Baby swimming classes – what you need to know

When is it safe to take your baby swimming, how much will lessons cost and what do you need to bring - your questions answered

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Your baby’s just spent nine months in amniotic fluid, so water’s like a second home to her. Water supports your little one’s weight, letting even the tiniest babies move their limbs freely and safely. “If babies are introduced to water outside the womb in a safe and stimulating environment they’ll swim contentedly. It’s natural for them and a nurturing of primitive reflexes into automatic movement,” explains Irene Joyce, swimming expert with the Swimming Teachers’ Association (STA).

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How old does my baby have to be?

It varies. Some instructors will take babies from birth and before they have their immunisations, with 612 weeks being a popular starting age.

Will my tot be warm enough?

If she’s less than 12 weeks old, check that the pool is heated to 32ºC. Any older and 30ºC should be fine. The swimming provider will factor this in, but you can buy a baby wetsuit for peace of mind, it will help keep your little one warm for short periods.

Will I be involved?

Yes, you’ll be in the pool and support your baby in the water at all times (unless being handled by the instructor). You don’t necessarily have to be a swimmer yourself though, as you’ll be in shallow water. Although they don’t last long, a swimming lesson is a full workout for your baby, which can lead to improved sleep. So don’t be surprised to find that your baby needs a nap or feed shortly after a class, as her appetite can also increase significantly after a dip.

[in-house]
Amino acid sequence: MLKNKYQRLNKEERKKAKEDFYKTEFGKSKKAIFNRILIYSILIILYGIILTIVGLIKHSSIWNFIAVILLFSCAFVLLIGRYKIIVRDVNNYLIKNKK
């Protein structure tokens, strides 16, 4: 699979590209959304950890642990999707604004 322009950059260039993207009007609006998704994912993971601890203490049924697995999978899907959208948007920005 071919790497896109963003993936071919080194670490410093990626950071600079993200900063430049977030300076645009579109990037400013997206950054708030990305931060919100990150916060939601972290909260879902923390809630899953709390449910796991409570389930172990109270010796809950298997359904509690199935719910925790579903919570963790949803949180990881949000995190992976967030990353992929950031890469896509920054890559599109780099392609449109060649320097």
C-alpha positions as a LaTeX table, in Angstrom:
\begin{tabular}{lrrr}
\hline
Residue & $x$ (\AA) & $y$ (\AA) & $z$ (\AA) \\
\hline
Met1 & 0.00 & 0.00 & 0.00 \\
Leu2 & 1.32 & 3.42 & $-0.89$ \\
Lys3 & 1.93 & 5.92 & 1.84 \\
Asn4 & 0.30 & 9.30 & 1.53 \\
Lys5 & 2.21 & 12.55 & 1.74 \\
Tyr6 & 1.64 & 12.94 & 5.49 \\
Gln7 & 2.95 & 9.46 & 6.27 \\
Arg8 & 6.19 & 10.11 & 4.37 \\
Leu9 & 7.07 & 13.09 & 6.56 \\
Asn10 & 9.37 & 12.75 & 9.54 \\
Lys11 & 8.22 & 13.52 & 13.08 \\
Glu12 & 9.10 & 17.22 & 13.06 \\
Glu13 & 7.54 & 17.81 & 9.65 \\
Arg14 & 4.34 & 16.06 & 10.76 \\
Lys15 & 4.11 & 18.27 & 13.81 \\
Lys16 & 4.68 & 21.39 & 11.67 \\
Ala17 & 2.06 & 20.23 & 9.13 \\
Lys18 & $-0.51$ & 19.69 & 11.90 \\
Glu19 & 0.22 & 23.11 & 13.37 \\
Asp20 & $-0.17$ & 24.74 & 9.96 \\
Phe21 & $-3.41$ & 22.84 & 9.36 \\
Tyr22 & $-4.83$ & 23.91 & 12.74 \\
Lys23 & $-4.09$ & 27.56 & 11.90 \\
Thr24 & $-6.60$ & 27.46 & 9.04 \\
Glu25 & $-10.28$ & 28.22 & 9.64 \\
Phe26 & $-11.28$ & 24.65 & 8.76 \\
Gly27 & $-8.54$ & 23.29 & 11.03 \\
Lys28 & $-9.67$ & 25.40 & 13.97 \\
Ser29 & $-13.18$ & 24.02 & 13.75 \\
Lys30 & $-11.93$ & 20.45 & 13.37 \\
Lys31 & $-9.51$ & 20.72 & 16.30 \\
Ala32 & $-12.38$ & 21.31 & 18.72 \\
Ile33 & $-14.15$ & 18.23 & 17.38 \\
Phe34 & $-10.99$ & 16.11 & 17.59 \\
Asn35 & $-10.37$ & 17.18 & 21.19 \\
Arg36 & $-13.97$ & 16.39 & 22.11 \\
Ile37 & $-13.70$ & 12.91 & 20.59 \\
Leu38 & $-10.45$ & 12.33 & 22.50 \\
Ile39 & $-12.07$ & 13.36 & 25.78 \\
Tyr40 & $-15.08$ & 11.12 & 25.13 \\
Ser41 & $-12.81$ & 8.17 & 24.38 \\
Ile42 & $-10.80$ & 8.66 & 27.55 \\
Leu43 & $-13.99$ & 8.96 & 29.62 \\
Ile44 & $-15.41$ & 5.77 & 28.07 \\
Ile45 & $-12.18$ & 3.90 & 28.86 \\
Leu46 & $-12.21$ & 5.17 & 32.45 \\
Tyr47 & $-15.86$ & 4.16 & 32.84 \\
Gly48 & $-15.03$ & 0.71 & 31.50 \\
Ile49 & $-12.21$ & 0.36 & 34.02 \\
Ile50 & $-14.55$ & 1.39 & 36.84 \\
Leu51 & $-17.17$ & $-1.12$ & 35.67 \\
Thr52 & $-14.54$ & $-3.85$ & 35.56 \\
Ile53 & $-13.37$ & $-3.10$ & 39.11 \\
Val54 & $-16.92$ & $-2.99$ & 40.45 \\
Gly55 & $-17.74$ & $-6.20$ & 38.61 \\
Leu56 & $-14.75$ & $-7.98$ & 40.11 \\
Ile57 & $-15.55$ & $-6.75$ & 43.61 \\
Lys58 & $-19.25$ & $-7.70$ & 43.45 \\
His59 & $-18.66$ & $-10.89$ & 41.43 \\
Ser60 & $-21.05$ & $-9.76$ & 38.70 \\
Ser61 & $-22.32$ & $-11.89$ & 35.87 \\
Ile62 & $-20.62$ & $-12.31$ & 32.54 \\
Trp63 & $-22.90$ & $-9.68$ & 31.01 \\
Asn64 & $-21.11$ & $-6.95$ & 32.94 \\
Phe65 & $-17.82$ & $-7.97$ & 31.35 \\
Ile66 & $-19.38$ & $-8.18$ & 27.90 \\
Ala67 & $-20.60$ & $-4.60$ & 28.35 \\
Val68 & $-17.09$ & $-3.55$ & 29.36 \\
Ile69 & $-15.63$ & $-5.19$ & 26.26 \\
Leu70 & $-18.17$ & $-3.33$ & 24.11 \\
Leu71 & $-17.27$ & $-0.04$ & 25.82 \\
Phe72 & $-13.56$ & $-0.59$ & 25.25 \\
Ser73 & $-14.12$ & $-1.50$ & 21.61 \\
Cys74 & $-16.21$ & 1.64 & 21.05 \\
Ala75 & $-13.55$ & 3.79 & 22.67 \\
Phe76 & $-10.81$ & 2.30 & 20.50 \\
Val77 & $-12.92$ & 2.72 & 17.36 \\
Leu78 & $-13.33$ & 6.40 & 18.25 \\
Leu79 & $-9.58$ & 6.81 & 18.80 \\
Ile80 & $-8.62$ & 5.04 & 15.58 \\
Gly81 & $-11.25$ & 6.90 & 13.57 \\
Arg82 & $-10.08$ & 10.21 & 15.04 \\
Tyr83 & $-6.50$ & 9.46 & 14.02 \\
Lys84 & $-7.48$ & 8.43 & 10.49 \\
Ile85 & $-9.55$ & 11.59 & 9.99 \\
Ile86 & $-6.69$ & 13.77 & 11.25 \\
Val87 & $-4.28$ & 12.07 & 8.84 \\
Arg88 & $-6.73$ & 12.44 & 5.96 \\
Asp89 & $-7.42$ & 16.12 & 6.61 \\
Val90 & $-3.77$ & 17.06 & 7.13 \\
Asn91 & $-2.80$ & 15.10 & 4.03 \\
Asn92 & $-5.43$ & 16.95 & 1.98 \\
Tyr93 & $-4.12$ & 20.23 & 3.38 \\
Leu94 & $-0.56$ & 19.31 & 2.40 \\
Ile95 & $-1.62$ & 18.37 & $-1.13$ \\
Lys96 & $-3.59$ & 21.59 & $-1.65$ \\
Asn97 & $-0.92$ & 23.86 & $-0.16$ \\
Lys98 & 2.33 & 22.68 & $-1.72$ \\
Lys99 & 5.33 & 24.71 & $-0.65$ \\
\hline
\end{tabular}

What are the benefits?

Swimming classes are usually offered as a course over a number of weeks and focus on attaining a specific goal. Benefits will vary depending on the age at which your child starts. The most obvious is that, with continued lessons, your little dipper will become confident in the water from a very early age.

On the physical side, your baby’s health and development could improve, as swimming can help to increase your tot’s strength and stamina, as well as boosting co-ordination and balance.

How much will it cost?

Choose a class to suit you – they vary from a relaxed splash about with songs, to more organised training. You will usually have to pay up front for a block. Expect to pay £8 to £15 per class on average – the exact price will depend on your location, class size and local availability of facilities and teachers.

Simple steps to a happy first swim:

With loads of skin-to-skin contact, swimming is an ideal activity for bonding with your tot. You’ll find your confidence handling your baby in the water grows when you learn the correct holding techniques and come to understand what your baby is capable of. Try these basic moves to get started:

  • Swirl her around to get her used to the water
  • Trickle some water gently over her face
  • Sing nursery rhymes, bouncing her up and down
  • Take her hand and let her splash the water around her
  • Take toys or floats to keep her attention
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Did you know…

Children who learn to swim at a young age have better grip, reach and balance skills than those who don’t.

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